U Look up U at Dictionary.com
for historical evolution, see V. Used punningly for you by 1588 ["Love's Labour's Lost," V.i.60], not long after the pronunciation shift that made the vowel a homonym of the pronoun. As a simple shorthand (without intentional word-play), it is recorded from 1862. Common in business abbreviations since 1923 (such as U-Haul, attested from 1951).
U-bahn (n.) Look up U-bahn at Dictionary.com
German or Austrian subway system, 1938 (originally in reference to Berlin), from German U-bahn, short for Untergrund-bahn, literally "underground railway."
U-boat (n.) Look up U-boat at Dictionary.com
1916 (said to have been in use from 1913), partial translation of German U-Boot, short for Unterseeboot, literally "undersea boat."
U-turn (n.) Look up U-turn at Dictionary.com
1934, from U + turn (n.). So called in reference to the shape of the path described.
U.K. Look up U.K. at Dictionary.com
abbreviation of United Kingdom, attested from 1883.
U.N. Look up U.N. at Dictionary.com
abbreviation of United Nations, attested from 1946.
ubeity (n.) Look up ubeity at Dictionary.com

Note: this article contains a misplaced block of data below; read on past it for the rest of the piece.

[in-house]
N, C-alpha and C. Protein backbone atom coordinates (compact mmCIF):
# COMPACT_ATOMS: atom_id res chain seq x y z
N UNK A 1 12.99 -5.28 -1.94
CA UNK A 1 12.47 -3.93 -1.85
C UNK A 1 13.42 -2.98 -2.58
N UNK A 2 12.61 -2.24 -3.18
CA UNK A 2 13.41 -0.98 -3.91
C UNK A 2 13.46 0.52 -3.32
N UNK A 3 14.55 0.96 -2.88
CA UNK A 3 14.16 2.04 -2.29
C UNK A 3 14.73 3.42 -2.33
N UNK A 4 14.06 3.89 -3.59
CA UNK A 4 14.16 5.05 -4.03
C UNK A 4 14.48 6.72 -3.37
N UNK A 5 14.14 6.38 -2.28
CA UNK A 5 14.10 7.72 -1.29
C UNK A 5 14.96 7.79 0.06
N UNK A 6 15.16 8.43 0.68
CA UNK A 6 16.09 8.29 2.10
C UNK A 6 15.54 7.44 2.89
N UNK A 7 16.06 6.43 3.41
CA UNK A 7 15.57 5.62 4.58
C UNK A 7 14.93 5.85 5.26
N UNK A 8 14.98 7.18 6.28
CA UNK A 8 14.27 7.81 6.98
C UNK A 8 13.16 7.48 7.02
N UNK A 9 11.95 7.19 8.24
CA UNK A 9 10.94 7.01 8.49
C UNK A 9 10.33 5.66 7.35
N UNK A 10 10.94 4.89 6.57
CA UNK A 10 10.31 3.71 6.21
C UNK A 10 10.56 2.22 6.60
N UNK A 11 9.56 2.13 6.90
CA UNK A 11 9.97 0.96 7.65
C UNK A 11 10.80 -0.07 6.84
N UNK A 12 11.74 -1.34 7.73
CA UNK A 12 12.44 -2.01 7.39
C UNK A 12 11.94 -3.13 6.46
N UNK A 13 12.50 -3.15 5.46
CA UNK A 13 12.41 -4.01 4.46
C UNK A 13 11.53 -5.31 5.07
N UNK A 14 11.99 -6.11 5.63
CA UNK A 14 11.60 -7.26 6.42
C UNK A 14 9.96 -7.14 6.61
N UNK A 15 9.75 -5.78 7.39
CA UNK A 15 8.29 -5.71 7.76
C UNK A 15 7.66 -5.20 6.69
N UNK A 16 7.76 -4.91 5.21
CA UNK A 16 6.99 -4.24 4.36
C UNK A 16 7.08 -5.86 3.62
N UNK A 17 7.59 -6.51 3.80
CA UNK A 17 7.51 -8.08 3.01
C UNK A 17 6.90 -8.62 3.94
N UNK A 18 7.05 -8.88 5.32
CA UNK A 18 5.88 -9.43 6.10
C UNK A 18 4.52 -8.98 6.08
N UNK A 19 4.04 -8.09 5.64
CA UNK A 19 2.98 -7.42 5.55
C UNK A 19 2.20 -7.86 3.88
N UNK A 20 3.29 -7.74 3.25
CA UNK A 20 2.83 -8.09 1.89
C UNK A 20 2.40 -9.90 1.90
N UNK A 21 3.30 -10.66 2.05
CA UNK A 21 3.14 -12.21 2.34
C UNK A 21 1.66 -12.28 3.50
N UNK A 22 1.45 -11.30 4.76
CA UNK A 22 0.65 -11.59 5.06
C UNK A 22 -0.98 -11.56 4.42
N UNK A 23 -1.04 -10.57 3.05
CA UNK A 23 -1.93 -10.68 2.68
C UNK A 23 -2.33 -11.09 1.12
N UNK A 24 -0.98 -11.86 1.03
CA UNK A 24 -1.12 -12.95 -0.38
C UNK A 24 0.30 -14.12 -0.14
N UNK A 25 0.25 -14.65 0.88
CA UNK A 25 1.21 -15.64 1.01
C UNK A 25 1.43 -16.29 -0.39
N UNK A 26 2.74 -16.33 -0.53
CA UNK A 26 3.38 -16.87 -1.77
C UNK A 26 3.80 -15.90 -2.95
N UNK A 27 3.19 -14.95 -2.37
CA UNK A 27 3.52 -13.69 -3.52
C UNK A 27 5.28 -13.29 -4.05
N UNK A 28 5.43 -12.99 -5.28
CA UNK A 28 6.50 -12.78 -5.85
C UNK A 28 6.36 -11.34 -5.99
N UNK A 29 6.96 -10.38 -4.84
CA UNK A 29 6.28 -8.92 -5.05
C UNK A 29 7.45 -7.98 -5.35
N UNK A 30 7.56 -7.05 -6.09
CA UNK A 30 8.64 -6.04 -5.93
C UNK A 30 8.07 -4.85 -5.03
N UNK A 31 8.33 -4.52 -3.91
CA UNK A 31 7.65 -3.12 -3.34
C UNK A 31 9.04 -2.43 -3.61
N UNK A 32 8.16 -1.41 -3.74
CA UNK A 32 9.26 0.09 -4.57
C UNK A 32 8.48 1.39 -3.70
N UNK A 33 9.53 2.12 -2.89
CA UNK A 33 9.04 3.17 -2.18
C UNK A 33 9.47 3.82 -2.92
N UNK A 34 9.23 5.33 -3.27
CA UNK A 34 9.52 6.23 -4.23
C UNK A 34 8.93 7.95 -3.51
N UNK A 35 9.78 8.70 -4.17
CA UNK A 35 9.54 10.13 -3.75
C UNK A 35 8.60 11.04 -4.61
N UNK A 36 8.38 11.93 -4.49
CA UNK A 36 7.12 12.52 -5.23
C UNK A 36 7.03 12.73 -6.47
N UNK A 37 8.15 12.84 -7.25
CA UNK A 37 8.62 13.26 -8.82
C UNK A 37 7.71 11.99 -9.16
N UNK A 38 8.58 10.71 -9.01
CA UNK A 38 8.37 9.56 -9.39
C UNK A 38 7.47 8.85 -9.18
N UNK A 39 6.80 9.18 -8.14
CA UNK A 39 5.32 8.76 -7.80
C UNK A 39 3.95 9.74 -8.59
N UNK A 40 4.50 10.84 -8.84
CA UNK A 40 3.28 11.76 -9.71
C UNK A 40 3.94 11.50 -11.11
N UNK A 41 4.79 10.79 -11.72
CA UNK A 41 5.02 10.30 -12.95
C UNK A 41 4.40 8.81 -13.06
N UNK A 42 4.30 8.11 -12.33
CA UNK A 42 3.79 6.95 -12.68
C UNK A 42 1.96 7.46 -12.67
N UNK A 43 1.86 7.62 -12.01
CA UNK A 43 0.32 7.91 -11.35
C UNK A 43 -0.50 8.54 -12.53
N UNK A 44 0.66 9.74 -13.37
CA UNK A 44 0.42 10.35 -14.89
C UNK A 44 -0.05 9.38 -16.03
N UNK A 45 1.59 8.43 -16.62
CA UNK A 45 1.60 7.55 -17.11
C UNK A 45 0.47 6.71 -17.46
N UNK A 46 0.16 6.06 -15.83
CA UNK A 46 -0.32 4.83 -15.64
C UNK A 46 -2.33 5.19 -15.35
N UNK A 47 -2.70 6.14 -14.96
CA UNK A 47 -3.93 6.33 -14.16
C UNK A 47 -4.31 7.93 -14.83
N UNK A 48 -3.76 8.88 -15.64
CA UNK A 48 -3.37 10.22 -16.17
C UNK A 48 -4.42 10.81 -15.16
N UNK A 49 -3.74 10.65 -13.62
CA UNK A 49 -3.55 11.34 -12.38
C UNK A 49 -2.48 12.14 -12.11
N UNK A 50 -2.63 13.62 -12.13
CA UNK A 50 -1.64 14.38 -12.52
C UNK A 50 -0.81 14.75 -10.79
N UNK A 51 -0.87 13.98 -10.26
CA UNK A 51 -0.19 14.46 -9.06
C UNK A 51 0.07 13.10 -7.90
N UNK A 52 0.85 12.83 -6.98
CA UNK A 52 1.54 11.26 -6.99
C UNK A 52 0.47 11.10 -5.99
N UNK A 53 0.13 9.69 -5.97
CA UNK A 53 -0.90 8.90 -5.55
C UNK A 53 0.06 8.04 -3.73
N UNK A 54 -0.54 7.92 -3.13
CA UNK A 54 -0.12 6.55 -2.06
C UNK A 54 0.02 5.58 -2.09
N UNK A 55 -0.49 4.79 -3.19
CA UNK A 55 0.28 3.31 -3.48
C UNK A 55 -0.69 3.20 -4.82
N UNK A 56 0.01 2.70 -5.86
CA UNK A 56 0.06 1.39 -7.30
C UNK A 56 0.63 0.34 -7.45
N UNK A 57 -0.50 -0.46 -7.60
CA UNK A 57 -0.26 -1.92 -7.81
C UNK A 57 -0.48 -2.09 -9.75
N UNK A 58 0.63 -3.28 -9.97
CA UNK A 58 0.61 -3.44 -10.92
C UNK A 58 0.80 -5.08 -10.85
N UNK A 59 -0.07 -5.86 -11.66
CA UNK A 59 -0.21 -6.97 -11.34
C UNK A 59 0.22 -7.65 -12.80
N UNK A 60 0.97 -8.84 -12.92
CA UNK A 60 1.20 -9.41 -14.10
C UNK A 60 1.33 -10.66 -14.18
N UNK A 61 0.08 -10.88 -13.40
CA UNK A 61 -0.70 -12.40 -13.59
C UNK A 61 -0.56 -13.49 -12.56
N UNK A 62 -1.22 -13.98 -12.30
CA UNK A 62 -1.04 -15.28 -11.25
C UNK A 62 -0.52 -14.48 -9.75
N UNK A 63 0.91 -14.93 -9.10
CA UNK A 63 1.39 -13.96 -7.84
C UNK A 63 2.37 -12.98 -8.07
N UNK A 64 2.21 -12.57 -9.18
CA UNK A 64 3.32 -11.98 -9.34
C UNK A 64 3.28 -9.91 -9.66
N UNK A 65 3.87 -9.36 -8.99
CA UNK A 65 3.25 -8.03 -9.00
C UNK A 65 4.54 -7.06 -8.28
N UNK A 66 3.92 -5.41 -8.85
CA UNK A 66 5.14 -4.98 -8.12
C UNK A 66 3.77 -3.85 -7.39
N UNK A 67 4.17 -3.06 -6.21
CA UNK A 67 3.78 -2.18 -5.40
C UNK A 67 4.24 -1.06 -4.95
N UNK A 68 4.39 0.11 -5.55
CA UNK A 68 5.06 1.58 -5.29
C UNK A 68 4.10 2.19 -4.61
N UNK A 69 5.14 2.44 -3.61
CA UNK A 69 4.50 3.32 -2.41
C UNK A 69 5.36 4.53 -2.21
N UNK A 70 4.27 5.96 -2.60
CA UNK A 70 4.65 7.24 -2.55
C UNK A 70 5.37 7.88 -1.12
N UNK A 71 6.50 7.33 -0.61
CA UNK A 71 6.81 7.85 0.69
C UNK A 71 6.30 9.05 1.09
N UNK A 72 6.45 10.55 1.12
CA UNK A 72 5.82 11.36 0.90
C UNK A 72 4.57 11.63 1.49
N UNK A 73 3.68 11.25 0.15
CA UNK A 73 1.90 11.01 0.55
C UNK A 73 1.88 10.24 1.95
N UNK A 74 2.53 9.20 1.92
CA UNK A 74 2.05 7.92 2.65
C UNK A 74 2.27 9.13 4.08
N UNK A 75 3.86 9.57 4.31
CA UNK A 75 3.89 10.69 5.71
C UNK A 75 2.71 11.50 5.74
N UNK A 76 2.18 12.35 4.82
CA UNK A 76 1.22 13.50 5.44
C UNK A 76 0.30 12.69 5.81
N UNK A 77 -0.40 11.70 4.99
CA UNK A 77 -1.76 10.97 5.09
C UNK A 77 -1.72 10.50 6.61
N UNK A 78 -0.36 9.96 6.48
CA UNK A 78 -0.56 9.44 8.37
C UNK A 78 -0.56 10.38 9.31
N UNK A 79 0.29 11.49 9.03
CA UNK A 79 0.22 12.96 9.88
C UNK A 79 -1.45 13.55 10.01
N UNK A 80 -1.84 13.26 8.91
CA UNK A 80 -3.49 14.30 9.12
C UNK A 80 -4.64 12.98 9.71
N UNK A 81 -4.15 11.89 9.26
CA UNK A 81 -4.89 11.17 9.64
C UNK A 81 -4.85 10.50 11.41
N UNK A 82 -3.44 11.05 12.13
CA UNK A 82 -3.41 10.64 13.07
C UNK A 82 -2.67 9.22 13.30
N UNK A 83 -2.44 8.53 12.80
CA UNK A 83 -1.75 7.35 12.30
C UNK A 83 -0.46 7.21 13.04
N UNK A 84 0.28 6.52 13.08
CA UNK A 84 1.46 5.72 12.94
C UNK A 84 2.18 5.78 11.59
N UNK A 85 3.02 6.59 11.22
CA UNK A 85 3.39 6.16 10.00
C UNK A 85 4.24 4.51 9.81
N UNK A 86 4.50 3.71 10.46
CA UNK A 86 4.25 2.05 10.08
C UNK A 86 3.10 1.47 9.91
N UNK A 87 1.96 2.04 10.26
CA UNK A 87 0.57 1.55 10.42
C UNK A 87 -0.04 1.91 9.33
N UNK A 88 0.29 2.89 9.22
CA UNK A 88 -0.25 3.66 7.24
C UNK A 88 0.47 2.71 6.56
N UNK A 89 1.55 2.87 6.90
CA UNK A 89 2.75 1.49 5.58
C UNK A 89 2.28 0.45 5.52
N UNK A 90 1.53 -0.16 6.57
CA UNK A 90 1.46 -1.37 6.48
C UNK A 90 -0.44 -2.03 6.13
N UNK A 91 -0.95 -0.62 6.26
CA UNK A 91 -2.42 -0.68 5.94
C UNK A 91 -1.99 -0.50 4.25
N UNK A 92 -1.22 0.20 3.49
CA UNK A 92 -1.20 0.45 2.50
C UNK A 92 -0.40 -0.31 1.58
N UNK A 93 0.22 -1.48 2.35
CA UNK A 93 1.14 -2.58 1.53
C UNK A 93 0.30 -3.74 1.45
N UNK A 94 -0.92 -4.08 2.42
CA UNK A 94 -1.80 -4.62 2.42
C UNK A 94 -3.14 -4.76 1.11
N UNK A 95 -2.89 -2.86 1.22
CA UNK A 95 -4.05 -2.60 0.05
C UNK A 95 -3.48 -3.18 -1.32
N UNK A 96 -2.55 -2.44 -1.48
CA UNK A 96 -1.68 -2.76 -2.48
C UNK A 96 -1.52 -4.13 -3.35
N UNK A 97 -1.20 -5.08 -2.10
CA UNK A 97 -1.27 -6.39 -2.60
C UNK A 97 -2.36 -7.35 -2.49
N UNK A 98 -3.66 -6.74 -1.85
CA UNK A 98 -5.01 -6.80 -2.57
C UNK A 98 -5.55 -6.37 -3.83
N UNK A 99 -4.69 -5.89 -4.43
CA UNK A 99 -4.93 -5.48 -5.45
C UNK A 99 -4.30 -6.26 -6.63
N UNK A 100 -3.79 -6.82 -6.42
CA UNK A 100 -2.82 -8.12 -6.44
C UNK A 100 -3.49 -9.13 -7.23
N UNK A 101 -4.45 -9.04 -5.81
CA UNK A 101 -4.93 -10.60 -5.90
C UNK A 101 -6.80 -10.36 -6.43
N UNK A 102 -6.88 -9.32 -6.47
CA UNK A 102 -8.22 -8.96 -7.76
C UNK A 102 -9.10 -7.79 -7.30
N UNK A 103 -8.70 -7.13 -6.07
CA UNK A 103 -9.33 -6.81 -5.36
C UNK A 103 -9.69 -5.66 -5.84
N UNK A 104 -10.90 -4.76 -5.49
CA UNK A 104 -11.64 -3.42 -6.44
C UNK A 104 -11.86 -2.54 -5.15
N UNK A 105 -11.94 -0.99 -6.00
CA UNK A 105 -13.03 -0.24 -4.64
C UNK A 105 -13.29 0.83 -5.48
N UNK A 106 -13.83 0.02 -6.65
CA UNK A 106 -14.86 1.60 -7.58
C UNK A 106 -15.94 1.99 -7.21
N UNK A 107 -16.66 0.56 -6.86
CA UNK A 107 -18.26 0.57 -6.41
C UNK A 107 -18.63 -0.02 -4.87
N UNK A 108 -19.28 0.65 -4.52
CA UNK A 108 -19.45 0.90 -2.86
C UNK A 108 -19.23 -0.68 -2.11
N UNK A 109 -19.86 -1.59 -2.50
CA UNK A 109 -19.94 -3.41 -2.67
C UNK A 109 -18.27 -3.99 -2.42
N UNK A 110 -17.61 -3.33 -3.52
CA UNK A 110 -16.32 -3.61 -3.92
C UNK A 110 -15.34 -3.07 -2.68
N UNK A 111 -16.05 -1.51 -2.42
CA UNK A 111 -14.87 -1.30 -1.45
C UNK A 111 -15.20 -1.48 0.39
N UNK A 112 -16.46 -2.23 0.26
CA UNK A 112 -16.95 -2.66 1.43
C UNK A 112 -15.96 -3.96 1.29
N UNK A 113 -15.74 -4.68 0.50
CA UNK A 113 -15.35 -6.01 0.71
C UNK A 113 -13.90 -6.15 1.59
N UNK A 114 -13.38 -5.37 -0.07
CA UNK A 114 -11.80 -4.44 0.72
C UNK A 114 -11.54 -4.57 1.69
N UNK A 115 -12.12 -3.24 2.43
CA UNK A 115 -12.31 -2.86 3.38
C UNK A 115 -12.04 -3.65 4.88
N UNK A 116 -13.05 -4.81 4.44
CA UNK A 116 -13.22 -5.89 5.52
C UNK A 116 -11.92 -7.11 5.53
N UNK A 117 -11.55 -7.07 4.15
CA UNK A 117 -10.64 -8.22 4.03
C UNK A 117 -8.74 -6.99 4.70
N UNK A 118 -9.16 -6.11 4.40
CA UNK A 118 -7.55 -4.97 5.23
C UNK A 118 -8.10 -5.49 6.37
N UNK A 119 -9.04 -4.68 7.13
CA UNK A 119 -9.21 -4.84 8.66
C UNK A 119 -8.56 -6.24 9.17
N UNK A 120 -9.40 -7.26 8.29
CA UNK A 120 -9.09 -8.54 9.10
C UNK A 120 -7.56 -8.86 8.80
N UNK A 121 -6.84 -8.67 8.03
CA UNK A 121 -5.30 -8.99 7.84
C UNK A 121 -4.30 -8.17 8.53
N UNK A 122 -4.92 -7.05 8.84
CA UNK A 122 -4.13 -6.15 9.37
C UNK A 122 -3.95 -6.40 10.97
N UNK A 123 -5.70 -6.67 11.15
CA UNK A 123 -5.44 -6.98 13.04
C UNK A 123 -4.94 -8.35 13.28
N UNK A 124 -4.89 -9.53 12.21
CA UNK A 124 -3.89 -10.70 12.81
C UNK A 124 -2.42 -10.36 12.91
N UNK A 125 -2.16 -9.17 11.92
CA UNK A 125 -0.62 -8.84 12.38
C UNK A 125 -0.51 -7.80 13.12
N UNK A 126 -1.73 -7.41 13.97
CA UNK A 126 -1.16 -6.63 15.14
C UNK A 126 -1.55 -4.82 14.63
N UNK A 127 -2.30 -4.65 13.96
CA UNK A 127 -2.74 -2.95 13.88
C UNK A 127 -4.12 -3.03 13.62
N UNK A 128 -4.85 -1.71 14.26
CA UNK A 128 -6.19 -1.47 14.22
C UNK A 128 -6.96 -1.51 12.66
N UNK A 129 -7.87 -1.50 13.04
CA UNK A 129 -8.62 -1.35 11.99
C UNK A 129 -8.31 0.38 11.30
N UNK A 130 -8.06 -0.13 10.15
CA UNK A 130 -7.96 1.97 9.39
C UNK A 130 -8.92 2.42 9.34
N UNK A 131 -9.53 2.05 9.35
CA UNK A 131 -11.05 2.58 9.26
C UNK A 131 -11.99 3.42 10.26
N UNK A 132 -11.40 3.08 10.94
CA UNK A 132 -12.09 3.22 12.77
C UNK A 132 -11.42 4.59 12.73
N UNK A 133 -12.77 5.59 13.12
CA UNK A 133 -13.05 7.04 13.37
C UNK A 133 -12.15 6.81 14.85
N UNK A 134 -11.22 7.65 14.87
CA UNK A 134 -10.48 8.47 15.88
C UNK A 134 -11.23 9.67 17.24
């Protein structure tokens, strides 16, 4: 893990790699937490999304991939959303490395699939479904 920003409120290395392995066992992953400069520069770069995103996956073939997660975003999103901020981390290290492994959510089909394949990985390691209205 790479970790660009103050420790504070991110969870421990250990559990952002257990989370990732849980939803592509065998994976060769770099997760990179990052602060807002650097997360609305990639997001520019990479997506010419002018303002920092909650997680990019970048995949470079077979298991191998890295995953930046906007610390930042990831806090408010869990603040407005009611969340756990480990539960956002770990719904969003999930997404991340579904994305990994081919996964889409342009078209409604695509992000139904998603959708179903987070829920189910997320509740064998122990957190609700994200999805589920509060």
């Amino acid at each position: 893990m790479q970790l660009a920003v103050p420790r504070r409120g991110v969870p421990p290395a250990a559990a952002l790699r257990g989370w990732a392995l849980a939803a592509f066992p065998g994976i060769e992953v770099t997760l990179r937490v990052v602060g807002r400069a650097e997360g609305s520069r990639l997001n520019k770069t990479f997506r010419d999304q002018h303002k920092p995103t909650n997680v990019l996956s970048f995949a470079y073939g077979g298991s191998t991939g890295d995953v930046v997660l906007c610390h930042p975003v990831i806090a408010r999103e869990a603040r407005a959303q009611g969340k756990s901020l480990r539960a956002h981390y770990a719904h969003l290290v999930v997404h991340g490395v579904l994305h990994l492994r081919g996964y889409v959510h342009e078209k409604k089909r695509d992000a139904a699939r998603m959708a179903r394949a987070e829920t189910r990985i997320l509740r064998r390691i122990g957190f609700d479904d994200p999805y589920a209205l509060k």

"whereness," 1670s, from Modern Latin ubietas, from Latin ubi "where" (see ubi).
ubi Look up ubi at Dictionary.com
"place, location, position," 1610s, common in English c. 1640-1740, from Latin ubi "where?, in which place, in what place," relative pronominal adverb of place, ultimately from PIE *kwo-bhi- (source also of Sanskrit kuha, Old Church Slavonic kude "where"), locative case of pronominal base *kwo- (see who). Ubi sunt, literally "where are" (1914), in reference to lamentations for the mutability of things is from a phrase used in certain Medieval Latin Christian works.
ubiquitous (adj.) Look up ubiquitous at Dictionary.com
"being, existing, or turning up everywhere," 1800, from ubiquity + -ous. The earlier word was ubiquitary (c. 1600), from Modern Latin ubiquitarius, from ubique (see ubiquity). Related: Ubiquitously; ubiquitousness.
ubiquity (n.) Look up ubiquity at Dictionary.com
"omnipresence," 1570s, from Modern Latin ubiquitas, from Latin ubique "everywhere," from ubi "where" (see ubi) + que "any, also, and, ever," as a suffix giving universal meaning to the word it is attached to, from PIE root *kwe "and." Originally a Lutheran theological position maintaining the omnipresence of Christ.
udder (n.) Look up udder at Dictionary.com
Old English udder "milk gland of a cow, goat, etc.," from Proto-Germanic *udr- (source also of Old Frisian uder, Middle Dutch uyder, Dutch uijer, Old High German utar, German Euter, and, with unexplained change of consonant, Old Norse jugr), from PIE *eue-dh-r "udder" (source also of Sanskrit udhar, Greek outhar, Latin uber "udder, breast").
UFO (n.) Look up UFO at Dictionary.com
1953, abbreviation of Unidentified Flying Object, which is attested from 1950.
ufology (n.) Look up ufology at Dictionary.com
1959, from UFO + -logy.
ug (v.) Look up ug at Dictionary.com
early 13c., "to inspire fear or loathing;" mid-14c. "to feel fear or loathing," from Old Norse ugga "to fear, dread" (see ugly). Related: Ugging.